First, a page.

Following the dissolution vote which took place in January 2019, pursuant to the regulations allowing the exercise of the consultative activity, with a note of April 2019 the Mayor of Piedimonte Matese asked for an opinion pursuant to Article 7 paragraph 8 of Law 131/2003 to the Audit Section of the Court of Auditors of the Campania region, which met in the council chamber on May 8, 2019, replied with an exhaustive opinion (Campania Local Authorities Section, n.d.: Audit Court CAMPANIA/104/2019). The Mayor requested a conclusive opinion on the management and liquidation of active residues as well as if “it is true that the same sums, although managed by the OSL, can, in any case, be liquidated in full and separately from the debt mass. The Court with a wide disquisition answered in a broadly exhaustive manner first of all with regard to the subjective admissibility of the question asked, admitted following scrutiny since it undoubtedly represented public accounting matters concerning in particular the demarcation line between the management areas served by the CSL and the bodies of the institution in failure. In summary, the Court replying clarifies that the management is by the OSL even in cases of urgent reporting need and not having taken place and late appointment of the CSL, also explaining that with respect to the doubt on the liquidity in full it notes that pursuant to paragraph 2 of art 2 bis of the DL 24/6/2016, no. 113 (urgent financial measures for local authorities and the territory”. Conv. In Law no. 160 of 7 August 2016, subsequently amended by Legislative Decree no. 50/2017, the administration of residual liabilities and assets related to restricted management funds, not only is the responsibility of CSL but is also managed separately as part of the extraordinary liquidation management; which means in other words that the same administration constitutes a separate activity in the context of the extraordinary liquidation management and with respect to hypothesis of “liquidity in full” (or not) of the amounts with restricted use in the context of CSL management, the Board agrees with the guidance act of 26.10.2018 (Observatory on Finance and Accounting of Local Authorities, n.d.), dedicated precisely to the management of restricted funds in institutions in financial distress. In this deed, they have already seen how it is preliminarily observed that the previous exclusion of the need for CSL to take and in charge of the tied management, both for the active and passive part. , was based on the assumption that these funds, having by definition been in balance, do not require any type of contribution from the CSL. In summary, the Court clarifies that pursuant to the amendments referred to in paragraph 10 of art. art 1 paragraph 457 of law 232/2016 (as replaced by art 36, paragraph 2, Legislative Decree 24 April 2017, n.50, converted with amendments, by Law 21 June 2017, n.96) all responsibilities, including possible identification of off-balance sheet debts as well as the liquidation of restricted sums are the responsibility of the OSL ineluctably. OSL which in the first months of 2019, in approving its own guidelines (Minutes n. March 2021) for the separate management of the tied sums, obviously refers mainly to the Ministerial Circular n. 21 of 1993 just described as well as an opinion given to the Extraordinary liquidation commission of Caserta (protocol note 91410 of 24 July 2017, separate management, guarantee of the destination constraint and possibility of settling (28)). As repeatedly reiterated, the standard has been amended several times in the last 2 decades, so much so that the application behaviors of different institutions in failure have been different and sometimes conflicting and, as mentioned, it is essential to define the “conduct” of each CSL in general terms in the face of the obvious and unavoidable requests for payment at value on binding managements in the financial statements as already amply represented by the Statutory Auditors in the various requests to the Control Sections of the Court of Auditors. However, it is clear that in practice each CSL will have to evaluate every single investigation as well as the existence of the reasons for the opportunity which, in accordance with the aforementioned ministerial circulars, allow, would have allowed and will allow the payment of expenses related to the management of the restricted funds even before the approval of the extinction plan, such as in the case of the difficulties linked to the settlement of the sums relating to “care allowances”, funds for a regional measure intended for the disabled and who were stuck between rigidity and obvious difficulties in dialogue between the institutions (OSL Municipality of Piedimonte Matese, 2021). At the conclusions of this examination, therefore, the CSL of the Municipality of Piedimonte Matese intended to approve its own guidelines aimed at the administration of the active and passive residuals of restricted management funds, differentiating the instant and entitled ones. In the determination it is thus clarified that the holders of loans financed for restricted destinations will in any case have to apply for liquidation and their requests evaluated according to the same criteria adopted for the ordinary requests, but requesting the CSL for each specific restricted management fund for a detailed report for the different instances. In detail, the CSL requests the offices, in addition to taking care to specify the existence of the constraint and the deed from which it derives, that in the event the Entity receives a request for liquidation for services rendered to the Entity under an expense commitment, to which matched sums already collected by the institution and available on the specific account of the municipal treasurer correspond, the extraordinary liquidation body, after verifying the title, will authorize the competent municipal offices to issue the relative payment order. In the event that a payment request is received relating to an expense commitment in which residual assets to be collected are paid after reporting the expense to third parties, the CSL, after verifying the title, will authorize the municipal offices to settle by reporting and recording the collection of the credit. Finally, in the event that a request for payment is received concerning an expense commitment whose amounts for restricted use have already been collected by the Entity and are available in the cash register and/or residual assets not collected, in quantities lower than due (i.e. lower than the residual liabilities registered on the specific restricted management fund), the liquidating commission will ask the Entity to replenish the restricted financial resources and will authorize the expenditure only within the limits of the resources actually ascertained and acquired by the Entity, not being able to burden the excess on the ordinary means of the liquidation management.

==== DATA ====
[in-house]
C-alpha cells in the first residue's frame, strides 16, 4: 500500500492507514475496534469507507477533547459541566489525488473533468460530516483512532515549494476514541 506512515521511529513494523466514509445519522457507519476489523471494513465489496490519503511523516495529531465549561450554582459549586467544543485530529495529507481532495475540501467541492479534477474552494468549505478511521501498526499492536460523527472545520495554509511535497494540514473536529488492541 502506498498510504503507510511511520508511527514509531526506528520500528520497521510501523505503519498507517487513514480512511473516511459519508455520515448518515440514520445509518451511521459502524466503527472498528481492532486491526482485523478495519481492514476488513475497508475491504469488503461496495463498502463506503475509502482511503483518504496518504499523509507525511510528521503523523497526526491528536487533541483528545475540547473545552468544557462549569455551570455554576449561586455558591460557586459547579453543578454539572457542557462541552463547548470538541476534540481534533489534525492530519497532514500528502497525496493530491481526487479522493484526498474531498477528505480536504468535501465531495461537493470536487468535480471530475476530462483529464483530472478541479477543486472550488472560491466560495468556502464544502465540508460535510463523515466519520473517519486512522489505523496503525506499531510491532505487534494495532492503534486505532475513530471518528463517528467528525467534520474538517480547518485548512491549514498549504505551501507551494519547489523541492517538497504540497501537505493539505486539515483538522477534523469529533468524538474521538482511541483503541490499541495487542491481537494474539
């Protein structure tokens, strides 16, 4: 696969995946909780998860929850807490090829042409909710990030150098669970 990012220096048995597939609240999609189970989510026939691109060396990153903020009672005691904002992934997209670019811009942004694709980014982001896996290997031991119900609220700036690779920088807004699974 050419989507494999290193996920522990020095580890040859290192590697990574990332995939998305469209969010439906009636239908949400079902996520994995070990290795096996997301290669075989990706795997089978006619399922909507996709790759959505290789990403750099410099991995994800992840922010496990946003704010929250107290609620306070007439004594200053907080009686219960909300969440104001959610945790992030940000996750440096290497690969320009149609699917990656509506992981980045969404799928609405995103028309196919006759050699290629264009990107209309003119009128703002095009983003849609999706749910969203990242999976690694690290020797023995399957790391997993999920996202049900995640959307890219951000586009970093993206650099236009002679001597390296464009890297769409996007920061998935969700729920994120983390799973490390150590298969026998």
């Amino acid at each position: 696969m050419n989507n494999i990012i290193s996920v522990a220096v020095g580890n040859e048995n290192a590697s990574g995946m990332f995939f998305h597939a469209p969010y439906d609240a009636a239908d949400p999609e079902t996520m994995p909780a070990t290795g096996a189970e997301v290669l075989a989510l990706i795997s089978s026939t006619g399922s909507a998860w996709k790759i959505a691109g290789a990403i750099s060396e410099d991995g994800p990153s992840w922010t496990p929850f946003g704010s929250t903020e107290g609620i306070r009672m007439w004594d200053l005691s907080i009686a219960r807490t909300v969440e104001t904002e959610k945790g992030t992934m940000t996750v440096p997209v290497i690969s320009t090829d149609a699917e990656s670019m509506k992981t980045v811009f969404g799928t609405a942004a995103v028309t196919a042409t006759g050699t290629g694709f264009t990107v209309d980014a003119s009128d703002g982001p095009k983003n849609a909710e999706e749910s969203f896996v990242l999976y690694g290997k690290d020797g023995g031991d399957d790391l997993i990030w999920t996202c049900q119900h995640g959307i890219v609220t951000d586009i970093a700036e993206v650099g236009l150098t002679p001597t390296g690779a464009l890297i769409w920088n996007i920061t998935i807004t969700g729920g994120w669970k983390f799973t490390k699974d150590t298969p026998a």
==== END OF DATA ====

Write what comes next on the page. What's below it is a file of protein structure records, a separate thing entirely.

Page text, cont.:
3. Discussion